Charley - It's suddenly a very popular book. :-) I hope you enjoy the book when you get to it!

    Nat - Thank you. It's such a good story. I hope you will like it!

    Mariel - I am glad you liked it too. :-)

    Diane - Wasn't it great? I want to see it again!

    Debi - Both were so good! I hope you enjoy them when you get the chance to read/watch them.

    Rhinoa - I had never seen Dev Patel in anything before. I'd be curious to see him in Skins. I'll have to see if that is available on DVD. You always have the best shows in the U.K. The latrine scene in the movie was hilarious! Both my husband and I were trying hard not to burst into laughter.

  28. Ha, I bought this soundtrack immediately as well. SO. GOOD. I have not read the book, but I think if I do, I will take your advice to put some space between it. Because I liked the movie so much, I might not like the book as much if I read it too soon after the movie. That was the case for me with Children of Men. Loved the movie, the book bleh.

  29. Kim - I love the soundtrack! My husband and I have been fighting over who gets to take it with us when we go to work. I guess we should have bought two copies. :-) We'll probably end up burning a CD.

  30. Or get an ipod! LOL.
    (sorry, your reply showed up in my email and I had to say it!) :P

  31. Nat - Someday I hope to get an iPod. I keep holding out hope that my husband will get me one as a gift. No such luck so far.

  32. Hi Wendy, I saw the book at the bookstore but didn't get it. I enjoyed your review though. I'm not sure I'll read it but who knows, I just might. :)

  33. Alice - If you do decide to give it a try, I hope you will like it. I understand it's not for everyone though. :-)

  34. What a great set of reviews! This definitely sounds like a book worth checking out, which I probably will do at some point if I decide to see the movie.

    Diary of an Eccentric

  35. Wendy, I really loved reading this review and the comparison between book and movie. I had no idea the movie was based on a book until I read your review! I'll probably have to wait until this comes out on DVD, so I may have time to read the book first!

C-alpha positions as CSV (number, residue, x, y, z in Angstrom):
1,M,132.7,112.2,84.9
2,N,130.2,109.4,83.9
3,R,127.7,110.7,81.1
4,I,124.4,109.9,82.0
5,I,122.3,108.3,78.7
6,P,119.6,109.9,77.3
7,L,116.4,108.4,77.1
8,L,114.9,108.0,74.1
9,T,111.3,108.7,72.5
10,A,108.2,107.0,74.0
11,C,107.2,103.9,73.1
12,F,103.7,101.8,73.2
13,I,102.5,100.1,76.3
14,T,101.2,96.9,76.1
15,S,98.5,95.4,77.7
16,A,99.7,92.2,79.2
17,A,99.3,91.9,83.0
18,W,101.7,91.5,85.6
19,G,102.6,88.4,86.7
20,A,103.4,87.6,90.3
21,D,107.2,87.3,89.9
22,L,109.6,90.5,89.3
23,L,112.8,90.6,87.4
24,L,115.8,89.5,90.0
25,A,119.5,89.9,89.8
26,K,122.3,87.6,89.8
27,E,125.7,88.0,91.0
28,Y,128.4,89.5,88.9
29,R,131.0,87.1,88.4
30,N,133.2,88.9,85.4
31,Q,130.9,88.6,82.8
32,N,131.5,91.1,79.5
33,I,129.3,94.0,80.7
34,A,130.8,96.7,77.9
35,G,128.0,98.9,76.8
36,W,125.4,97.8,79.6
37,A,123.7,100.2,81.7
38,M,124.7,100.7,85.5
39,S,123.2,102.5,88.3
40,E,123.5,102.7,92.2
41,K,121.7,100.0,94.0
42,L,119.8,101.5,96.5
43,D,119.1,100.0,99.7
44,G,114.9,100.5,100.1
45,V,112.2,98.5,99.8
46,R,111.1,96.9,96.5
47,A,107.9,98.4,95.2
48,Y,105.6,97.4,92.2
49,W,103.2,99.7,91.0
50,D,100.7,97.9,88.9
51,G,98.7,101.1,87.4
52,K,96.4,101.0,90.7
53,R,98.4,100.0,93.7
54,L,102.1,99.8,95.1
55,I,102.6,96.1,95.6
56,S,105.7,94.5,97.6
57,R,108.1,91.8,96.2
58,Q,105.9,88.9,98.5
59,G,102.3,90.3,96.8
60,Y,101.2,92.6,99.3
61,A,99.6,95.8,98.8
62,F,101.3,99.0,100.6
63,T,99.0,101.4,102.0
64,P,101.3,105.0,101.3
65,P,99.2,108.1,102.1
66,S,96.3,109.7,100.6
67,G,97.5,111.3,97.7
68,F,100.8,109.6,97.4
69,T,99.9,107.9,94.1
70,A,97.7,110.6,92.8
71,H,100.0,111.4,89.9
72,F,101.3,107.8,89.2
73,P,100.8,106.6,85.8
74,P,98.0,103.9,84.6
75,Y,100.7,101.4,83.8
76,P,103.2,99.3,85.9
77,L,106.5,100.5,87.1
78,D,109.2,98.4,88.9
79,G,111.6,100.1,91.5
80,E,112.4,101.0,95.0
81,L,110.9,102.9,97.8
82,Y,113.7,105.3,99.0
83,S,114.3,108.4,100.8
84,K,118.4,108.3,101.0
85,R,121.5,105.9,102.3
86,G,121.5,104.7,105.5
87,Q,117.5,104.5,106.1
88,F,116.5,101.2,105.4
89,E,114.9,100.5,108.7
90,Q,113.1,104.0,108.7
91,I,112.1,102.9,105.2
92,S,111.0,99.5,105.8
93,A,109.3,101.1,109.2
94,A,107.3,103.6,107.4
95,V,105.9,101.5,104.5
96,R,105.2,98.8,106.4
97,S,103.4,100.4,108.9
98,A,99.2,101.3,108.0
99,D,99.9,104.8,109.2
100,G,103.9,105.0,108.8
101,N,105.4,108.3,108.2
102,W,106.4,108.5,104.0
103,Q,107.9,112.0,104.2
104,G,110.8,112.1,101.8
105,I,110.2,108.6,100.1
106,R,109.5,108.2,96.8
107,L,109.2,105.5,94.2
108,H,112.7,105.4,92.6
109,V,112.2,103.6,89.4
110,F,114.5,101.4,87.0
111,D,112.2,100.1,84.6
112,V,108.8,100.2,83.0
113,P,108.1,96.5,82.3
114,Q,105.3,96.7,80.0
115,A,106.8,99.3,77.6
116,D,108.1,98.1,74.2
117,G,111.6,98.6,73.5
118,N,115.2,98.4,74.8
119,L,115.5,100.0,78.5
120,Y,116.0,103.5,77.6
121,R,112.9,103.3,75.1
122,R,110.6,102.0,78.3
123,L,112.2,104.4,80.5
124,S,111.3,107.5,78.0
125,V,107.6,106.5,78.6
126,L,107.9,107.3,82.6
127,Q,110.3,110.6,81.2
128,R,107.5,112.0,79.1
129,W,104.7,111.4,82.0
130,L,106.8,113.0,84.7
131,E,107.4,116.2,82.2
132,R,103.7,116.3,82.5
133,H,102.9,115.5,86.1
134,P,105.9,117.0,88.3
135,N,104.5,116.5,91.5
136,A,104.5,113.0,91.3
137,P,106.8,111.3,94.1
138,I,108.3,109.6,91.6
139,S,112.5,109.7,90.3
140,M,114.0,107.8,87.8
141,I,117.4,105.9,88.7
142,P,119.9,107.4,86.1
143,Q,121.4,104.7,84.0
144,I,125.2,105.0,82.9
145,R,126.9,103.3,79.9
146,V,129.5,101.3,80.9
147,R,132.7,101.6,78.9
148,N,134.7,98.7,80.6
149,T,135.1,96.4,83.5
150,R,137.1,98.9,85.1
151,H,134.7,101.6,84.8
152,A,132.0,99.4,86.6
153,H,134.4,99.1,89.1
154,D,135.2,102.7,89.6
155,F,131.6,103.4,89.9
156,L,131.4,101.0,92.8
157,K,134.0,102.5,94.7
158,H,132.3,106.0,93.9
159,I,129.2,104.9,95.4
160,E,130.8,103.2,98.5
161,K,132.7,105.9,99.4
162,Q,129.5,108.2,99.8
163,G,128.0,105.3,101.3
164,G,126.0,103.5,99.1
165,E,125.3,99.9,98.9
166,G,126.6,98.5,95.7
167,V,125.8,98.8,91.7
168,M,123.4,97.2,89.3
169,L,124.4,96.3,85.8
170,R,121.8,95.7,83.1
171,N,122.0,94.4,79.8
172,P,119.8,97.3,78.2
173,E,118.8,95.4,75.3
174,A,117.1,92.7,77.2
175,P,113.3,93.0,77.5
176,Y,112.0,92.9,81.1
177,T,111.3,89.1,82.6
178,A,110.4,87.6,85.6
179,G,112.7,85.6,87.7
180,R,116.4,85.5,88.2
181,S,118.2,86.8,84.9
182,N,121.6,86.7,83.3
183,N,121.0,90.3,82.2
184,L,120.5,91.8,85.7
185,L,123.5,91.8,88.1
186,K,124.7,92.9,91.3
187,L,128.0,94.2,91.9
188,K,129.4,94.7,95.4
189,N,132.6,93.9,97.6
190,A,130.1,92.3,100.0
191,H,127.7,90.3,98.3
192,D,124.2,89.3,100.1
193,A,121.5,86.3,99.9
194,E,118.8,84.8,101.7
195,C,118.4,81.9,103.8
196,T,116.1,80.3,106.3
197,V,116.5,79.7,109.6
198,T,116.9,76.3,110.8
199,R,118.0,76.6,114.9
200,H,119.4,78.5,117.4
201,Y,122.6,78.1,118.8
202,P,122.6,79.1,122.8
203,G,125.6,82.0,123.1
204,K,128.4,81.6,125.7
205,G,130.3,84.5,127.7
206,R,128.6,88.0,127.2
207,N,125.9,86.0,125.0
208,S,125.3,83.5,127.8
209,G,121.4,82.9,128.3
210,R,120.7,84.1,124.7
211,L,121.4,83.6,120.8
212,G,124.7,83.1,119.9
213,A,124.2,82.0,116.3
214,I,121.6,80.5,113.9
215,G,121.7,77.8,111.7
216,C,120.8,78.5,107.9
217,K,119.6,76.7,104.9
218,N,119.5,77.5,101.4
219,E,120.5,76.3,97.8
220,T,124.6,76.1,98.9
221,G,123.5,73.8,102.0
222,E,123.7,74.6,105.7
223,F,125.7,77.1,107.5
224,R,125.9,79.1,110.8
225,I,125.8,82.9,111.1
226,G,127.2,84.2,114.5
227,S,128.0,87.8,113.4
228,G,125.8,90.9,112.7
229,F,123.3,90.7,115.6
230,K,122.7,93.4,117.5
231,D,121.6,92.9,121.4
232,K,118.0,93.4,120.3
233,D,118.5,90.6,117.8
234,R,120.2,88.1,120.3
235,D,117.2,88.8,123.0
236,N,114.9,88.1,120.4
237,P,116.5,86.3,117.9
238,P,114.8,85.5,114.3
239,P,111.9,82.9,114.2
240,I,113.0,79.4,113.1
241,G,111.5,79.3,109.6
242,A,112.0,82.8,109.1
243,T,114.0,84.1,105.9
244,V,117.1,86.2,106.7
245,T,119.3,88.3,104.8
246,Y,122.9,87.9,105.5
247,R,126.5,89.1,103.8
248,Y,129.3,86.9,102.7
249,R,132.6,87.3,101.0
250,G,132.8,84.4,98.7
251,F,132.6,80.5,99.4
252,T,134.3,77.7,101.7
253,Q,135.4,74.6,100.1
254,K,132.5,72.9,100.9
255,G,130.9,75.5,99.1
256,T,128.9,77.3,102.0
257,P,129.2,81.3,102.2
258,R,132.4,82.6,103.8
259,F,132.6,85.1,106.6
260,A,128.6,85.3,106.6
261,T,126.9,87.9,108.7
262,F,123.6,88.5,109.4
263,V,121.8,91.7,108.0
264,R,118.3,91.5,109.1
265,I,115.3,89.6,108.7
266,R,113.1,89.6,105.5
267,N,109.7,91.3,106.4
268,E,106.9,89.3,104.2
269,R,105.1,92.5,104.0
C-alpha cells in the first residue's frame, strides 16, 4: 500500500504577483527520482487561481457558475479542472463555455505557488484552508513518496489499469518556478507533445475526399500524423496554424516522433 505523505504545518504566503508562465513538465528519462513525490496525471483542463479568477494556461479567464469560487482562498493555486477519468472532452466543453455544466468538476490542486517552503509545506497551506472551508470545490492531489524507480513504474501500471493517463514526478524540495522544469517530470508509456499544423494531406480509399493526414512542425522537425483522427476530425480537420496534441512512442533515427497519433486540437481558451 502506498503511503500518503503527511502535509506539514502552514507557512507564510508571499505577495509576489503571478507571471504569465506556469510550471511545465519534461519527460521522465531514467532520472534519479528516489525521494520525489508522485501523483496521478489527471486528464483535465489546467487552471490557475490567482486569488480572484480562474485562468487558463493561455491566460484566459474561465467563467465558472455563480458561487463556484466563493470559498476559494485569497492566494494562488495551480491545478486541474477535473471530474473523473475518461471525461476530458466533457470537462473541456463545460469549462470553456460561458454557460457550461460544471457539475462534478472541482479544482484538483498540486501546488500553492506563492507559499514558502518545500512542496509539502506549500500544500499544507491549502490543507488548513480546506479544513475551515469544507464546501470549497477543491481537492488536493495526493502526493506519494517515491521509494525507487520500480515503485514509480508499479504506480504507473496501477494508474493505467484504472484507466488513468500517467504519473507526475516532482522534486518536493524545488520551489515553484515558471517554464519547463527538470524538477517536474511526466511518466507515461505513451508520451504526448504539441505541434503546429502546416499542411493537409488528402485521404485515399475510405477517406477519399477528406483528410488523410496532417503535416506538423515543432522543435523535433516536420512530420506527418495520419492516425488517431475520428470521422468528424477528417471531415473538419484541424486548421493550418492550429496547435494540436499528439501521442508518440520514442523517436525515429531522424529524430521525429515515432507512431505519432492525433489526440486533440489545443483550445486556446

36. I must have listened to/watched Jai Ho on Youtube (on my phone) a million times since seeing the movie. I love their little dance and tried to convince hubby to learn it with me, but he wasn't having any of it.

    I wonder about trying to read the book after seeing the movie? Sounds like they are pretty different, but would seeing the movie first taint the book?

  37. Anna - I think you would like the book, Anna. I hope you do get a chance to read it and see the movie.

    Shana - I'm finding that most people were like you and I and I had no idea the movie was based on a book until recently. I'm so glad I found out before seeing the movie. :-)

    Trish - How fun! Maybe I'll have to try and convince my husband to try the dance with me. I'm a terrible dancer though. LOL

    I'm not sure how to answer your questions about whether or not seeing the movie first would impact your perception of the book. I am the kind of person who prefers to read the book first. I hate having a book spoiled for me, but I don't mind it if a movie or TV show is spoiled--why the contradiction, I haven't a clue. In this case, the stories are so different, even the name of the protagonist was changed, that I think you would be okay doing one or the other first.

  38. I myself also loved both. I think I like the movie more since there's music and amazing can't see that in a book. haha But then again, I LOVE the book too! :D

  39. Robin - The music is pretty awesome. :-)

  40. i did not read the book yet saw the movie recently and now it is one of my fav. movies...I am amazed at their acting skills, the storyline, the flow, the songs, the dialogues in the movie...and i am so glad that it got so many oscars:)

  41. Iselldreams - It's a wonderful movie, isn't it? I definitely plan to add it to my movie collection.